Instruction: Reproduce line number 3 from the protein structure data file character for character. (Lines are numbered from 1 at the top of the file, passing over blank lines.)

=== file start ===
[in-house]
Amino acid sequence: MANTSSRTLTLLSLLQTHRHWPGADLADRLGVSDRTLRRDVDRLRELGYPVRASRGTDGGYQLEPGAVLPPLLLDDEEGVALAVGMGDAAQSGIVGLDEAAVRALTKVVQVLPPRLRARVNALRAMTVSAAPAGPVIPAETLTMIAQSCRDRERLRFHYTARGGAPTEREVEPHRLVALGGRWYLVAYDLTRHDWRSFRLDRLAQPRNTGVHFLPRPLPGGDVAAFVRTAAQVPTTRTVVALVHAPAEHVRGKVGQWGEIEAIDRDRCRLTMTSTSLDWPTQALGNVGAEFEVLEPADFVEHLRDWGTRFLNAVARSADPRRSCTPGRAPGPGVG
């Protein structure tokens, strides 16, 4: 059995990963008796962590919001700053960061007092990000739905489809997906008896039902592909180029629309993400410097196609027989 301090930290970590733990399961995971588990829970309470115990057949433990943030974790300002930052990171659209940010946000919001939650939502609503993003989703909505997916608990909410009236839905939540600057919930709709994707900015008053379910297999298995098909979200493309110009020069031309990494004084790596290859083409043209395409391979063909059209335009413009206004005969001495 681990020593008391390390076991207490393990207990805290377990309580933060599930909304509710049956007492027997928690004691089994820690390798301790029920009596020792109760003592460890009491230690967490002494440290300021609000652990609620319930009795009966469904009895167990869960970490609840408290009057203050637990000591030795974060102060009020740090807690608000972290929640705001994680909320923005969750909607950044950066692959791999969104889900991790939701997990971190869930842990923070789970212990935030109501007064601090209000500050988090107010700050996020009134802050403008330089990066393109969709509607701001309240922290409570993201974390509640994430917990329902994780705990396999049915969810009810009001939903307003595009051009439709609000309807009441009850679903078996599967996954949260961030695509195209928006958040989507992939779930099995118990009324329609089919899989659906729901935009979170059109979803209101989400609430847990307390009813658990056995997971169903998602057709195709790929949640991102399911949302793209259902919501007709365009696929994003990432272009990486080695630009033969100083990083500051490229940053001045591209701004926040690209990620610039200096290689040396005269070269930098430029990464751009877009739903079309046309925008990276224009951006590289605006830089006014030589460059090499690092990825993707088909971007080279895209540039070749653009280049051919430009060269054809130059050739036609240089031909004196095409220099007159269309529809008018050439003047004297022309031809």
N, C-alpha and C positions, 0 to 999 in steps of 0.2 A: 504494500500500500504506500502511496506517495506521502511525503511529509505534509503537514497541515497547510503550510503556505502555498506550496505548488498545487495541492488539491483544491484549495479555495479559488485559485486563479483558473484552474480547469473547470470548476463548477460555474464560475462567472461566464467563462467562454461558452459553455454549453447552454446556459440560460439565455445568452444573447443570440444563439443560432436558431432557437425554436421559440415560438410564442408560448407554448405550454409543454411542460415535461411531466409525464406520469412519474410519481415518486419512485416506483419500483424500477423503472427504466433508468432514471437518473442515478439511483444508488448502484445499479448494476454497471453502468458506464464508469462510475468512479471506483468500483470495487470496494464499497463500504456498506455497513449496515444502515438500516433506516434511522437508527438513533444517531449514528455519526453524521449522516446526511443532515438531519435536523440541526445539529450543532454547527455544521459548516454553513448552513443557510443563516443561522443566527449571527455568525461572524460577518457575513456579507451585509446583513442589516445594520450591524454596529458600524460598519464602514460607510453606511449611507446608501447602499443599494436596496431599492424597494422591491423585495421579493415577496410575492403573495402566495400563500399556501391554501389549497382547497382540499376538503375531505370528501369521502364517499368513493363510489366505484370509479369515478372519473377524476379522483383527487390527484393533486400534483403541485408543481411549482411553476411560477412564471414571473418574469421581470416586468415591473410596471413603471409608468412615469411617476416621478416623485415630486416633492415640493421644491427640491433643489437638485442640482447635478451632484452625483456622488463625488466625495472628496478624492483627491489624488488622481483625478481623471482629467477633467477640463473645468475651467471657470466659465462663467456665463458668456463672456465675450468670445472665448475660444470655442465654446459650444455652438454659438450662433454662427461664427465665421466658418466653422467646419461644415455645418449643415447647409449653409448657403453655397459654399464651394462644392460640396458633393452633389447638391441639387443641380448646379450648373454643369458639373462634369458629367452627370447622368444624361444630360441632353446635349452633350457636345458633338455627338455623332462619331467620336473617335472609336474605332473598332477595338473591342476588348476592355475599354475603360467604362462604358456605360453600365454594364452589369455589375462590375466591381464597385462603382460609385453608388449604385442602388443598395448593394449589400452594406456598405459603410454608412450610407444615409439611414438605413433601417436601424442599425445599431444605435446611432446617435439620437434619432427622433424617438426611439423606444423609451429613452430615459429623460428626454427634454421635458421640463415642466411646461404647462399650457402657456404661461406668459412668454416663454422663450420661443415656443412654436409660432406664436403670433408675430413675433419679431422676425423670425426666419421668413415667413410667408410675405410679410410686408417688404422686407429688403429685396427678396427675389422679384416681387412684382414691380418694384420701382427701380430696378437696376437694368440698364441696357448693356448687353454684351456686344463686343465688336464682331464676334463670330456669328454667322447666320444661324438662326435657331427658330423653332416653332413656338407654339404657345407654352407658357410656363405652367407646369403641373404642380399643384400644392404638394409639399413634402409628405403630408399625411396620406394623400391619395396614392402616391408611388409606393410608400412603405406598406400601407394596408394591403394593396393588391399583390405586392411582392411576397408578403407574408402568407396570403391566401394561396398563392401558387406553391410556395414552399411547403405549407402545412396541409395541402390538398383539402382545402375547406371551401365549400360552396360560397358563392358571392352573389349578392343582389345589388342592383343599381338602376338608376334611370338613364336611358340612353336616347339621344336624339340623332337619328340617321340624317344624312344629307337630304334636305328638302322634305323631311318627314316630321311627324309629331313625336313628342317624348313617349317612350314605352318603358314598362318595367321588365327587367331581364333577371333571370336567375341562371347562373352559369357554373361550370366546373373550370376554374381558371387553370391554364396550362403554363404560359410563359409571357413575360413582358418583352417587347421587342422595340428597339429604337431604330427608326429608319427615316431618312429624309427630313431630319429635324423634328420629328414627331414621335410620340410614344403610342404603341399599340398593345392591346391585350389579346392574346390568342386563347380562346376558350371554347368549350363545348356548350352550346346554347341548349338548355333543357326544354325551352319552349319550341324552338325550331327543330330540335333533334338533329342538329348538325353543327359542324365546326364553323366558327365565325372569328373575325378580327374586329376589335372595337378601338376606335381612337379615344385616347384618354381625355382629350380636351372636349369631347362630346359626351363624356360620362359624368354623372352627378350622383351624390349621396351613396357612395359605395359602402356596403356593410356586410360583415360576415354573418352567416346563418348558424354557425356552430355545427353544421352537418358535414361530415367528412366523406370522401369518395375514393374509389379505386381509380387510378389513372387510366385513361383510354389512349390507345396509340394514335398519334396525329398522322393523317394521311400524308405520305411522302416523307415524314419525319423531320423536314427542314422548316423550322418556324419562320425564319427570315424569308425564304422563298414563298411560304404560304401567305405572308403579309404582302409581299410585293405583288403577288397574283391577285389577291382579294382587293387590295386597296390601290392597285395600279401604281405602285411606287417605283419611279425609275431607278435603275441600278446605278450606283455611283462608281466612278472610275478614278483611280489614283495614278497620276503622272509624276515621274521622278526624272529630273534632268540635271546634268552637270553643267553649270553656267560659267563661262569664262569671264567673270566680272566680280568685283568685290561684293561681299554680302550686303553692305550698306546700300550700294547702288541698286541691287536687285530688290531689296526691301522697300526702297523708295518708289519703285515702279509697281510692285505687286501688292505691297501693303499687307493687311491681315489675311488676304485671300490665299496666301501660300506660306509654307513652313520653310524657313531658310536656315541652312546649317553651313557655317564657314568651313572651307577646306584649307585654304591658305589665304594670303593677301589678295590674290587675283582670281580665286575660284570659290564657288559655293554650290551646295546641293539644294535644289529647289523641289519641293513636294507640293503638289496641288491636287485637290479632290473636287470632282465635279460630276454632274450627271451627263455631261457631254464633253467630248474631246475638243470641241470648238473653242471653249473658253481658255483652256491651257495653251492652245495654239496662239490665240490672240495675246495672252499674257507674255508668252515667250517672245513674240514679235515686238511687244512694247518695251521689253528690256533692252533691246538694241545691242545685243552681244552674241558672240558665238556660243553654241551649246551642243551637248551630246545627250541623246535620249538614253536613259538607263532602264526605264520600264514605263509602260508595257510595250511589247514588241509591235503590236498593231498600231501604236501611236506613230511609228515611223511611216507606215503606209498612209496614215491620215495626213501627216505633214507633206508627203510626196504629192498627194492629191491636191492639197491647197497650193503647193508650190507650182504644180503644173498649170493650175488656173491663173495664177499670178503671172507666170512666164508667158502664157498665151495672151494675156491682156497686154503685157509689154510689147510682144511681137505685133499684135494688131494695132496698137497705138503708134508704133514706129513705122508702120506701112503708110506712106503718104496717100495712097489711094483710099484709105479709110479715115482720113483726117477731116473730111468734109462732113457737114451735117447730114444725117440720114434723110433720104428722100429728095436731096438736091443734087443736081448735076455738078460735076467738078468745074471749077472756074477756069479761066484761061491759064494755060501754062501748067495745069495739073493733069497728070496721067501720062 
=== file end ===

């Protein structure tokens, strides 16, 4: 059995990963008796962590919001700053960061007092990000739905489809997906008896039902592909180029629309993400410097196609027989 301090930290970590733990399961995971588990829970309470115990057949433990943030974790300002930052990171659209940010946000919001939650939502609503993003989703909505997916608990909410009236839905939540600057919930709709994707900015008053379910297999298995098909979200493309110009020069031309990494004084790596290859083409043209395409391979063909059209335009413009206004005969001495 681990020593008391390390076991207490393990207990805290377990309580933060599930909304509710049956007492027997928690004691089994820690390798301790029920009596020792109760003592460890009491230690967490002494440290300021609000652990609620319930009795009966469904009895167990869960970490609840408290009057203050637990000591030795974060102060009020740090807690608000972290929640705001994680909320923005969750909607950044950066692959791999969104889900991790939701997990971190869930842990923070789970212990935030109501007064601090209000500050988090107010700050996020009134802050403008330089990066393109969709509607701001309240922290409570993201974390509640994430917990329902994780705990396999049915969810009810009001939903307003595009051009439709609000309807009441009850679903078996599967996954949260961030695509195209928006958040989507992939779930099995118990009324329609089919899989659906729901935009979170059109979803209101989400609430847990307390009813658990056995997971169903998602057709195709790929949640991102399911949302793209259902919501007709365009696929994003990432272009990486080695630009033969100083990083500051490229940053001045591209701004926040690209990620610039200096290689040396005269070269930098430029990464751009877009739903079309046309925008990276224009951006590289605006830089006014030589460059090499690092990825993707088909971007080279895209540039070749653009280049051919430009060269054809130059050739036609240089031909004196095409220099007159269309529809008018050439003047004297022309031809």